or man-made disasters over which we have no control that could well
prove terminal.

We're only temporary tenants of the earth. It is 4543 million years
old. Humans have only been on it for 0.2 of those. Anyone who thinks
we'll be anything other than brief occupiers is living in cloud cuckoo land.

We might think we're brighter than anything that's been here before, but
we're still completely unable to stop it.




  #39  
Old July 9th 17, 06:10 PM posted to uk.tech.digital-tv
Paul Ratcliffe
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Posts: 2,451
Default Horizon 2017: Strange Signals from Outer Space

On Sun, 9 Jul 2017 04:01:41 +0100, Bill Wright
wrote:

If we can establish two way communication anything becomes possible.


How are we going to do that with places hundreds or thousands of light
years away?


Maybe send an email?


No point. It'll just end up in their spam folder.
  #40  
Old July 9th 17, 07:09 PM posted to uk.tech.digital-tv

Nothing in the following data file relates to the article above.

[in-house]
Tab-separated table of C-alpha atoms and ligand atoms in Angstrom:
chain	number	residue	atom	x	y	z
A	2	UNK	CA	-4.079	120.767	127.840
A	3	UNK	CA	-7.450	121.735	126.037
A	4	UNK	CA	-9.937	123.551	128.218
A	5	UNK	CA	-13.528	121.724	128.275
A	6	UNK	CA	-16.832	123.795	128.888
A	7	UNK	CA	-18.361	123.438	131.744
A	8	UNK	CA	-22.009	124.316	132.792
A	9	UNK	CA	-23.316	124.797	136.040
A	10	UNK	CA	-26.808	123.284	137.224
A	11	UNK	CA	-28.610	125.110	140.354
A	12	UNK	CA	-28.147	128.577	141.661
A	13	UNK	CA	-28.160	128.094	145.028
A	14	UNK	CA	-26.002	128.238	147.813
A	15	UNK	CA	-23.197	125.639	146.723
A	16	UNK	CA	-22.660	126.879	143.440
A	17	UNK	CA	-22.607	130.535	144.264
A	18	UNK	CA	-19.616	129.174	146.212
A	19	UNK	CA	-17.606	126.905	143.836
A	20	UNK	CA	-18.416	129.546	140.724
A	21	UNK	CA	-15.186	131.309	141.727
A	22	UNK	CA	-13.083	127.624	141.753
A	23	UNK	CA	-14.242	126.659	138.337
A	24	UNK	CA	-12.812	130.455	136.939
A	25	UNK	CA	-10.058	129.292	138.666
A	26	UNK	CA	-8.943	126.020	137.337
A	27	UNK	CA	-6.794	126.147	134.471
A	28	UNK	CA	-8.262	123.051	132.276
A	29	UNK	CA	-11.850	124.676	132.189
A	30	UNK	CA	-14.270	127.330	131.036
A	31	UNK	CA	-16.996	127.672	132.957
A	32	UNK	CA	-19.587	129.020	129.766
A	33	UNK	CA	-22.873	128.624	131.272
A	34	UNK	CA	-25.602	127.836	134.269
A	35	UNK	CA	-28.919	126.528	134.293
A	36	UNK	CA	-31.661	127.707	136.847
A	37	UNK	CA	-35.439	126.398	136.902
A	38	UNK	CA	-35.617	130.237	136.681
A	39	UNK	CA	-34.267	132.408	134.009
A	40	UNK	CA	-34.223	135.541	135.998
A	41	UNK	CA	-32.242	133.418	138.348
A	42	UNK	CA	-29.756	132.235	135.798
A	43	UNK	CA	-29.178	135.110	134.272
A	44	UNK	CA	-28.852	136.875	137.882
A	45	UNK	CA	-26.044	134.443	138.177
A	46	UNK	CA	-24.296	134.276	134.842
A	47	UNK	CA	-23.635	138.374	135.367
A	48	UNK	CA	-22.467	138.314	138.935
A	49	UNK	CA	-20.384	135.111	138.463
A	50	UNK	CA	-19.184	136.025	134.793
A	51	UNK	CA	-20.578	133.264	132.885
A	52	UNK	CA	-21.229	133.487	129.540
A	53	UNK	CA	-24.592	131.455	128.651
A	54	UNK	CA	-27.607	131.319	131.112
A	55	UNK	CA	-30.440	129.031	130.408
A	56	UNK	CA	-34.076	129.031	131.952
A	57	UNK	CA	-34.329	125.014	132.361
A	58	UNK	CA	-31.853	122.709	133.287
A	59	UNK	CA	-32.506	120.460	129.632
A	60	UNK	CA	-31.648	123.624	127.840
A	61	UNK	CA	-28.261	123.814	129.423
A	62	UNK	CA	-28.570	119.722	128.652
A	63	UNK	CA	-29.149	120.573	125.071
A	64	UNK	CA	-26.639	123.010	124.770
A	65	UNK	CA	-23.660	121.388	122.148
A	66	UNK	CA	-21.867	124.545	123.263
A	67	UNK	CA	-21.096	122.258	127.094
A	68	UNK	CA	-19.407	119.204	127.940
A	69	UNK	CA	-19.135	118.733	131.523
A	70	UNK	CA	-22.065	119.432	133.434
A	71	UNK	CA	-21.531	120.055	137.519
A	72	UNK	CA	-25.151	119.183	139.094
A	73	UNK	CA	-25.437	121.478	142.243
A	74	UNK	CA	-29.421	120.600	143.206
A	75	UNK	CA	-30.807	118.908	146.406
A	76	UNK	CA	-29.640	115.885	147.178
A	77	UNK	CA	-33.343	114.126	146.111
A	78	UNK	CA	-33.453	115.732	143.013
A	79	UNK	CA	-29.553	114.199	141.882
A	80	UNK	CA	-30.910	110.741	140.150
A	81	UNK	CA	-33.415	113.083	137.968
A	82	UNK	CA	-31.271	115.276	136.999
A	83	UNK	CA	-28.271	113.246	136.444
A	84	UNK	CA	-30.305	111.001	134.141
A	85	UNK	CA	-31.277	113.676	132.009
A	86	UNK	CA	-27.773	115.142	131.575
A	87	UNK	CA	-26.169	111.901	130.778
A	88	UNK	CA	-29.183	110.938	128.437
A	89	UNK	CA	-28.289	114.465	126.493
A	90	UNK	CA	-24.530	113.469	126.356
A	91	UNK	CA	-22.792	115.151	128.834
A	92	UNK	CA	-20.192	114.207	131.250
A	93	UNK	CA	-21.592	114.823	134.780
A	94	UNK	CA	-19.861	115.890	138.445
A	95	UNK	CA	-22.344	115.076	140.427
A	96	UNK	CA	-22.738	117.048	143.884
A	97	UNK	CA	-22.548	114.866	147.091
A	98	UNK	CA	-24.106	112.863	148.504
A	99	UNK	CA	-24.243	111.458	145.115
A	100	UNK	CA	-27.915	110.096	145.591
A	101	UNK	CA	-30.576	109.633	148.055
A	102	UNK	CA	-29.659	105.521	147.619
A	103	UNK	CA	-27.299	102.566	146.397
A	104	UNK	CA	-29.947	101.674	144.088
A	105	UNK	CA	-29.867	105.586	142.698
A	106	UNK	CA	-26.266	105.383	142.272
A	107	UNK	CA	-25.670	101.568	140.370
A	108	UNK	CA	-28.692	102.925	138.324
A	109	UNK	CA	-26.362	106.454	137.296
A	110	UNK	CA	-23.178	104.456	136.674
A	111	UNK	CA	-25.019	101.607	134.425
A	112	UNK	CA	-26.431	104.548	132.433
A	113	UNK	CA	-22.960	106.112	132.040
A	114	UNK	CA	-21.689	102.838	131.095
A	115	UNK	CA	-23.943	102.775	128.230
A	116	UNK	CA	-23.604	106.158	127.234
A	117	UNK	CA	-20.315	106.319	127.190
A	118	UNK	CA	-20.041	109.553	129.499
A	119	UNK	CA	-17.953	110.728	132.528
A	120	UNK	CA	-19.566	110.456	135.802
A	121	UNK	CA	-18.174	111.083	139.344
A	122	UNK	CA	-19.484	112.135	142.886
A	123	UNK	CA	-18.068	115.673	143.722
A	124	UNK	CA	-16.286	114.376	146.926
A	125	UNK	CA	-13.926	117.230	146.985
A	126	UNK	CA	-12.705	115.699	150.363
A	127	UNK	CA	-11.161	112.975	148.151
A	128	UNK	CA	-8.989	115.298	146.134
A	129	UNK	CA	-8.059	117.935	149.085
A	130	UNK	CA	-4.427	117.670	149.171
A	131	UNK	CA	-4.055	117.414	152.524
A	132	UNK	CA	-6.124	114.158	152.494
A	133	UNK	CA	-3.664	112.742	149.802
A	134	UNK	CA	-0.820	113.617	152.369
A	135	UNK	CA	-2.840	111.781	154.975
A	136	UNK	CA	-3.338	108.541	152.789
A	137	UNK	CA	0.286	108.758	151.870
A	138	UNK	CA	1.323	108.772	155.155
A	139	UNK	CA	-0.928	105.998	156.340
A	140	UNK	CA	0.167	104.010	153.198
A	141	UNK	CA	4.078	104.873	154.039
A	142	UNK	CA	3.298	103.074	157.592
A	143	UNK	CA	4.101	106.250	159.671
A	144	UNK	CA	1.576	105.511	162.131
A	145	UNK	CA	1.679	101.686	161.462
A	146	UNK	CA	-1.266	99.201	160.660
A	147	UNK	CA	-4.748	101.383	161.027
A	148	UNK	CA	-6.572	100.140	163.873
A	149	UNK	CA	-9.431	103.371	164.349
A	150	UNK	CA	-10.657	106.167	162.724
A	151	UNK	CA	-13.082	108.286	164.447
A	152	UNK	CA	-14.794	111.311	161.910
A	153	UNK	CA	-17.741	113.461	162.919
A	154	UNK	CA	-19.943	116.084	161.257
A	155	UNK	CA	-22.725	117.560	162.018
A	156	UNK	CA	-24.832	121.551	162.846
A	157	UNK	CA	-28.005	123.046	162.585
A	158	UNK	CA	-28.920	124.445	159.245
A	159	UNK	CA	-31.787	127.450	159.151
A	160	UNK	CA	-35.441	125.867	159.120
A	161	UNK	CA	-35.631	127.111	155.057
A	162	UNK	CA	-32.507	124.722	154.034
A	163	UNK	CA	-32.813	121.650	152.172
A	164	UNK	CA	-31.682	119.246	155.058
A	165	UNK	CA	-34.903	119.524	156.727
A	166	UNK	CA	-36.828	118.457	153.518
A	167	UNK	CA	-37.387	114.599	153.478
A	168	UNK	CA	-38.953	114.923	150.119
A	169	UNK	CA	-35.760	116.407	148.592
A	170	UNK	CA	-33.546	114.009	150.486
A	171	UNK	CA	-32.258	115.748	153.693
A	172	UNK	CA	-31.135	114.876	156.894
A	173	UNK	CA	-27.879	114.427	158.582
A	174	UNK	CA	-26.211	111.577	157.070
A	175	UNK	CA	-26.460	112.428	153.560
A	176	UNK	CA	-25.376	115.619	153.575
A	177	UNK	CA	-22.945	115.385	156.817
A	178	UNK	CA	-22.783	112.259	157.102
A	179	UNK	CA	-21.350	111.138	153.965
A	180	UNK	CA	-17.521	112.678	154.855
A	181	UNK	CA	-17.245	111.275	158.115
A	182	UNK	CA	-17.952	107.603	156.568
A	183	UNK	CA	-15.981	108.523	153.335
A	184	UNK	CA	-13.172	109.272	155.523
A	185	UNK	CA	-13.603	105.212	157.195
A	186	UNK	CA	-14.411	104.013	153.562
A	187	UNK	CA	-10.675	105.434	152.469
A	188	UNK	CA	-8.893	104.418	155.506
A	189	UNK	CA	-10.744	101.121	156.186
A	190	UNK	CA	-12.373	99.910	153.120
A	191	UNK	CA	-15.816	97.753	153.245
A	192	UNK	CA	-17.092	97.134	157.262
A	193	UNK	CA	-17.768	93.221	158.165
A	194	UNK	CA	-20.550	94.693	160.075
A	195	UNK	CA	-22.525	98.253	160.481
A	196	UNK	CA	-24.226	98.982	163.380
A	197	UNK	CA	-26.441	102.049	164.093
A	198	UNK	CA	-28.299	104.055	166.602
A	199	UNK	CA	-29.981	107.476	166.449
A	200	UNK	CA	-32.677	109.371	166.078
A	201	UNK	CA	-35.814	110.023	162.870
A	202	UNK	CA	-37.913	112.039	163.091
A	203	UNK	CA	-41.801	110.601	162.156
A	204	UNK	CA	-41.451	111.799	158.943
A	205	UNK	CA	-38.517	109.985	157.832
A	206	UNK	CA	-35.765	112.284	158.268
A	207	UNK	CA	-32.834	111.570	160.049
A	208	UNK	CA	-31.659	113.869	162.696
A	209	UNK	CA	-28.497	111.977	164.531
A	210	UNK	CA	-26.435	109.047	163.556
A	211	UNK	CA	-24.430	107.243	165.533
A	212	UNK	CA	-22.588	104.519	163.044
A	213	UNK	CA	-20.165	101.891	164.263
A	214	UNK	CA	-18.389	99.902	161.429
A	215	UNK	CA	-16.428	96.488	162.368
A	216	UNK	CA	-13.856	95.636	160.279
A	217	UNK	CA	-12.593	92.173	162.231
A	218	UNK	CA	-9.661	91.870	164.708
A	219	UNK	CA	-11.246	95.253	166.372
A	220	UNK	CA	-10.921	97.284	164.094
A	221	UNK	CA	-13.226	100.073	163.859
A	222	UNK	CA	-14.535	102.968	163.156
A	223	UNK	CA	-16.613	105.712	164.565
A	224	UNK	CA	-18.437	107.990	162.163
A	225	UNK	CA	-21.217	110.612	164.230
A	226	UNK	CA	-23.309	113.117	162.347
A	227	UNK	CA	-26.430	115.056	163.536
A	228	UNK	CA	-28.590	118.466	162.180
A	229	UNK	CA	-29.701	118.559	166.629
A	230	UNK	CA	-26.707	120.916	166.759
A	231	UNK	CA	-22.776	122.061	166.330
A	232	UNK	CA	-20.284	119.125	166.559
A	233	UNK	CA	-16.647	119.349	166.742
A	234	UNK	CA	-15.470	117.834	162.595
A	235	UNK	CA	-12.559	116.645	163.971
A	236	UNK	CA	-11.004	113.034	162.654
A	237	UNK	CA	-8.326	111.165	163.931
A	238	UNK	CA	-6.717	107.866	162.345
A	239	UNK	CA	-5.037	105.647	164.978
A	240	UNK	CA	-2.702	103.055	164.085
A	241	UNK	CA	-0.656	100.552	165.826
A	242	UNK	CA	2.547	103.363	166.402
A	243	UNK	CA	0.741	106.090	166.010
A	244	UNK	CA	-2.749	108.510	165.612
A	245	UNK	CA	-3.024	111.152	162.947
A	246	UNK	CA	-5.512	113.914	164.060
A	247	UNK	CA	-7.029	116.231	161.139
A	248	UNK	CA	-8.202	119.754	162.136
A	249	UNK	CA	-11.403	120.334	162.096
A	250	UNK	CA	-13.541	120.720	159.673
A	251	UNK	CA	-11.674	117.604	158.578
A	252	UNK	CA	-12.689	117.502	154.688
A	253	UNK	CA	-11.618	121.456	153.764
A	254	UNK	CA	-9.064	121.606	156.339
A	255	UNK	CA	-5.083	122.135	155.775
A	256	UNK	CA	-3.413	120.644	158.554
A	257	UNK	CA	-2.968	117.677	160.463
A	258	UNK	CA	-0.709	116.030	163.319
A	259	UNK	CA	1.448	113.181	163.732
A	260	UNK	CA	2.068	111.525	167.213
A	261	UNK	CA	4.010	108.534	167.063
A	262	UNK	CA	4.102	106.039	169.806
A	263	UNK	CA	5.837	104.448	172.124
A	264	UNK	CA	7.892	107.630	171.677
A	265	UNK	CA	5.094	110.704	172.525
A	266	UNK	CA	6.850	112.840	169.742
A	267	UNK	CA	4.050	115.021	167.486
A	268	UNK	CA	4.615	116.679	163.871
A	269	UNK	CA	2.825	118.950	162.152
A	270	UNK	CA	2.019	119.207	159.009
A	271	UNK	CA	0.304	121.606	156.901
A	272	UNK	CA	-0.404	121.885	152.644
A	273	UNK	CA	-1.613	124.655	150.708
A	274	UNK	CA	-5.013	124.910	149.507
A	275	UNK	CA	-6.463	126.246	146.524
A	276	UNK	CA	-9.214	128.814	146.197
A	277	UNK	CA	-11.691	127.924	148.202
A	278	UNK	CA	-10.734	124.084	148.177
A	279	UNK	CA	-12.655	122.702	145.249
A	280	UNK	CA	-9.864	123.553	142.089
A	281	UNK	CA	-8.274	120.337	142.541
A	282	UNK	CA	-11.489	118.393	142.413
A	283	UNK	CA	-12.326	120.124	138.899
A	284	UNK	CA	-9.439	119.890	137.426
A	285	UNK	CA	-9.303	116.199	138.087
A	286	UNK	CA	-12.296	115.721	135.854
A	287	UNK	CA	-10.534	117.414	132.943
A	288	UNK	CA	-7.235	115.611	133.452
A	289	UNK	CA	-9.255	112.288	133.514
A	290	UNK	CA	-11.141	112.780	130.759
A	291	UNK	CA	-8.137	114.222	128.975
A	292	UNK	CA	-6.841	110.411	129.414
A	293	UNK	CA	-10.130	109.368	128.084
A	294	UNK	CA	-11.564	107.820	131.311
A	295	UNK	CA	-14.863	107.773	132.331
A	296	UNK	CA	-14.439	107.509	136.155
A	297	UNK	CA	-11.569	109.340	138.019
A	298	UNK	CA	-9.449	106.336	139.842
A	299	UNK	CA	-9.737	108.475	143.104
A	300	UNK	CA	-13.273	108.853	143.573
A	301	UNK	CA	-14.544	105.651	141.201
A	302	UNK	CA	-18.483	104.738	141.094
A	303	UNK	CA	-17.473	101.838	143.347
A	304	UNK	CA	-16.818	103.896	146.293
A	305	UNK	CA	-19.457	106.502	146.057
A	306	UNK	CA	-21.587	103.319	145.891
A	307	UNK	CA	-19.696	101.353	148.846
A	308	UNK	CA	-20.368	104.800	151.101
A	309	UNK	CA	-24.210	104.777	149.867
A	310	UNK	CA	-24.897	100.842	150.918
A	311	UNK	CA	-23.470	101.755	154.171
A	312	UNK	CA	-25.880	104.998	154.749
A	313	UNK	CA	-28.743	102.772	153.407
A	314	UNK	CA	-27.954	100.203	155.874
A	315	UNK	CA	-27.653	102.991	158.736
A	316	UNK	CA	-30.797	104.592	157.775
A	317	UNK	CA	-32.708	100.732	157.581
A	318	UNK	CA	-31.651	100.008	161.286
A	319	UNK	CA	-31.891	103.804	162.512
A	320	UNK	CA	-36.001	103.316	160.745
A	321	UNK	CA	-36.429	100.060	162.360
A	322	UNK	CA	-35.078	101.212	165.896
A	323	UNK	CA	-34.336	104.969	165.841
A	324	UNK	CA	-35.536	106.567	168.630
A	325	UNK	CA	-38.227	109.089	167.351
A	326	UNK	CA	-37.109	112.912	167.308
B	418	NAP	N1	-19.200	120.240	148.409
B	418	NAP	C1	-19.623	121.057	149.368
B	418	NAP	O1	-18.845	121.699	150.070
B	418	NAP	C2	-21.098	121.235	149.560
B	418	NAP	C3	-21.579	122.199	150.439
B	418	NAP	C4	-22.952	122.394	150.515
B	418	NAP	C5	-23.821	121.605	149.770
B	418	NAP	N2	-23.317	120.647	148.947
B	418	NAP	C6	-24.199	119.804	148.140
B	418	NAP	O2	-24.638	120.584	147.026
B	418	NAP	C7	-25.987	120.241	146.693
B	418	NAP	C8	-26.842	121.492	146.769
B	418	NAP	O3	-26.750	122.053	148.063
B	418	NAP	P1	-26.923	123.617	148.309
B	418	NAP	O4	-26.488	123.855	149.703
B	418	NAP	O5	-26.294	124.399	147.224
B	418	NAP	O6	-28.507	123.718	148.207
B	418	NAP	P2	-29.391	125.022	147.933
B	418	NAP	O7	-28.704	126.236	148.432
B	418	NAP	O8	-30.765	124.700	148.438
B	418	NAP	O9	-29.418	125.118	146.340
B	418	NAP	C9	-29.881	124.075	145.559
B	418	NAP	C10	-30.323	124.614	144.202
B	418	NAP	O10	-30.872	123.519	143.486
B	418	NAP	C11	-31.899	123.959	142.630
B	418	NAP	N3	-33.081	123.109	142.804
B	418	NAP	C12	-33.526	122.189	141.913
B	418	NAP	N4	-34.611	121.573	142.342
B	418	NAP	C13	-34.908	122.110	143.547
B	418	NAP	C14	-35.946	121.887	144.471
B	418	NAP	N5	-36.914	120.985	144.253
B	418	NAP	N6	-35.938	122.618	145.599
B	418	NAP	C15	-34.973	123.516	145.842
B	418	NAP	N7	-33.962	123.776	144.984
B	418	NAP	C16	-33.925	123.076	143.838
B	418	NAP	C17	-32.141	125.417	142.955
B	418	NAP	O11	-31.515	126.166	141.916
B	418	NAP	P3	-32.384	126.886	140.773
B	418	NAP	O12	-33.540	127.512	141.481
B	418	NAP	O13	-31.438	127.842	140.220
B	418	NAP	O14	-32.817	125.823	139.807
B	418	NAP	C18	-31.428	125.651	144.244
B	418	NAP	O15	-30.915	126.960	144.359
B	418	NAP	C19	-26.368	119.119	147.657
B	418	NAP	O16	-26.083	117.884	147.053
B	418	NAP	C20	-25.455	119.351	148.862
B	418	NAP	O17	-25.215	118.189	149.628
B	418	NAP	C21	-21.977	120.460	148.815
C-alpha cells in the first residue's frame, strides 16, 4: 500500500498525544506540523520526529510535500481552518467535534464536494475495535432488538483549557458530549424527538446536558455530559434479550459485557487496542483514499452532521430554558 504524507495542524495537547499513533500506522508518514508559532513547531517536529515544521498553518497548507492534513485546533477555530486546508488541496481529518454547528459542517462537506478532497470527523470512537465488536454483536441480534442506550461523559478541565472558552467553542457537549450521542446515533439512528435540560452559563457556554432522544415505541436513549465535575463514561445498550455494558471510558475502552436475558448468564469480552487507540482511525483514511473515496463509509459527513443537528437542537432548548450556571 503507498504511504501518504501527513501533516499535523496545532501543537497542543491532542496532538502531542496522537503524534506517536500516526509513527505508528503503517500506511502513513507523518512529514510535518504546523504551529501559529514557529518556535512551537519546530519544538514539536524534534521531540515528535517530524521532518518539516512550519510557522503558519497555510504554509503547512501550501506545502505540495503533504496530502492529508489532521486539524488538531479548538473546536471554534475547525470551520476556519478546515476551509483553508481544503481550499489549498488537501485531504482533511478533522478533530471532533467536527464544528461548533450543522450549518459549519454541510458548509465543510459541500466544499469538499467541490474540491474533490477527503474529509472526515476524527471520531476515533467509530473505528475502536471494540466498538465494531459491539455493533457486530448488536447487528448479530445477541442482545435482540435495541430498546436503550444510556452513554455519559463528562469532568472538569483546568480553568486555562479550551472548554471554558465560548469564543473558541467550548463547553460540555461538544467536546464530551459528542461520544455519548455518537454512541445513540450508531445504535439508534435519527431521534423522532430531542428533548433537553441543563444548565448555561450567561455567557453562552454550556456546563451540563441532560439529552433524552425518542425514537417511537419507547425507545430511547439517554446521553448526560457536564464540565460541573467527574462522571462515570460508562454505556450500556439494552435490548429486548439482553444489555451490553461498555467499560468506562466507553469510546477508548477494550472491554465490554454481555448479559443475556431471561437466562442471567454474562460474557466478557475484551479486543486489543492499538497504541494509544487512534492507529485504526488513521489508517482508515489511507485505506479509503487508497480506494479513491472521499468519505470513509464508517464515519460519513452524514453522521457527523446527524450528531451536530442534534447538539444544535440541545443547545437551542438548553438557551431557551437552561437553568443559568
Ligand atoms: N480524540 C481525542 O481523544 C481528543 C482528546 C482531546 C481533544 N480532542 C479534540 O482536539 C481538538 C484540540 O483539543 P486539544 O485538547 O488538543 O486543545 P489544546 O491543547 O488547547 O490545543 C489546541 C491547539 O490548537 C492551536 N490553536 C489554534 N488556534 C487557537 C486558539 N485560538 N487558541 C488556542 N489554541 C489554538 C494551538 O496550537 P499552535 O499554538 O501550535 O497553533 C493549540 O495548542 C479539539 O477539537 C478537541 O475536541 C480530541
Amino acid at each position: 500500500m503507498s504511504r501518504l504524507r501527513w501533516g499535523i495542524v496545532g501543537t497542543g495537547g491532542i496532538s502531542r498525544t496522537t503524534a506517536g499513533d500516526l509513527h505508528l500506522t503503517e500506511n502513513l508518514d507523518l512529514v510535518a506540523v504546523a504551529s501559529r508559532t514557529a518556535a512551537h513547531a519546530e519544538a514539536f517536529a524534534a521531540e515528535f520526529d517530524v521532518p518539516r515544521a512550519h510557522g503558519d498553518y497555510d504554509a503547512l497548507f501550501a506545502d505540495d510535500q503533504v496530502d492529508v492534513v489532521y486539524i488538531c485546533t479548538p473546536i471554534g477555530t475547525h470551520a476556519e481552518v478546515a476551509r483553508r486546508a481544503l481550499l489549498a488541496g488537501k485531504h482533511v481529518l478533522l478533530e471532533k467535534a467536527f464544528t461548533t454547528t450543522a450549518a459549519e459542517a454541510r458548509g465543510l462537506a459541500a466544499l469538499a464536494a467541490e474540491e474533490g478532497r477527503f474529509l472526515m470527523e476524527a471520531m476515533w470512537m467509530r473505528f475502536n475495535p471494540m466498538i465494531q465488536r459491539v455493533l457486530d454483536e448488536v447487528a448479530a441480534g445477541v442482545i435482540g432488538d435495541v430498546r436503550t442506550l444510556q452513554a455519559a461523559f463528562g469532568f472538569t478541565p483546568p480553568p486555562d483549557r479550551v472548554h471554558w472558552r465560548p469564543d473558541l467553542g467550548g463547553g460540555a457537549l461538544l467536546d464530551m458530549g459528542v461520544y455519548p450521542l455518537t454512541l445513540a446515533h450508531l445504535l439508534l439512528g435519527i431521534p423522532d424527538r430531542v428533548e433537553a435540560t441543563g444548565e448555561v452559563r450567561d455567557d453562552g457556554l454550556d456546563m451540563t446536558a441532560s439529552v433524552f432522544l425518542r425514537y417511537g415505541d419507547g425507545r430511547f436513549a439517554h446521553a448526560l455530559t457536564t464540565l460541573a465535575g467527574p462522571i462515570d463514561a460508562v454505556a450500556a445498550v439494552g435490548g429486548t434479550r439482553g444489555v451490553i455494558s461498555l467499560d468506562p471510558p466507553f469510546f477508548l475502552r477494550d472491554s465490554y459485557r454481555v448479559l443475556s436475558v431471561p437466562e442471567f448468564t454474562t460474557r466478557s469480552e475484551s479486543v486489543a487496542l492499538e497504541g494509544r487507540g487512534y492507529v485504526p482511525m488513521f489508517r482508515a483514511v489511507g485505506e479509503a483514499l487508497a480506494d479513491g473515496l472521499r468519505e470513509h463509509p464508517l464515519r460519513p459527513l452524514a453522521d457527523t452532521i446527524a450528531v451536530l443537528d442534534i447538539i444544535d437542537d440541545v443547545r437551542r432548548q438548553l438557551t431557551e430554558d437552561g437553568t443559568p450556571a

Bill Wright[_3_]
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Posts: 1,818
Default Horizon 2017: Strange Signals from Outer Space

On 09/07/2017 10:48, Max Demian wrote:
On 09/07/2017 04:09, Bill Wright wrote:
On 08/07/2017 19:30, Max Demian wrote:

Knowing that there are *definitely* green blobs of life 100 light
years away wouldn't be much consolation if we know the human race
will likely die out eventually.


Much more relevant to the here and now and to the future that our
children will have to live in is the fact that our western European
civilisation will fall over the next few generations because of the
Muslim demographic invasion.


More likely an "accidental" nuclear war.

The demographic invasion is definitely going to happen.

Bill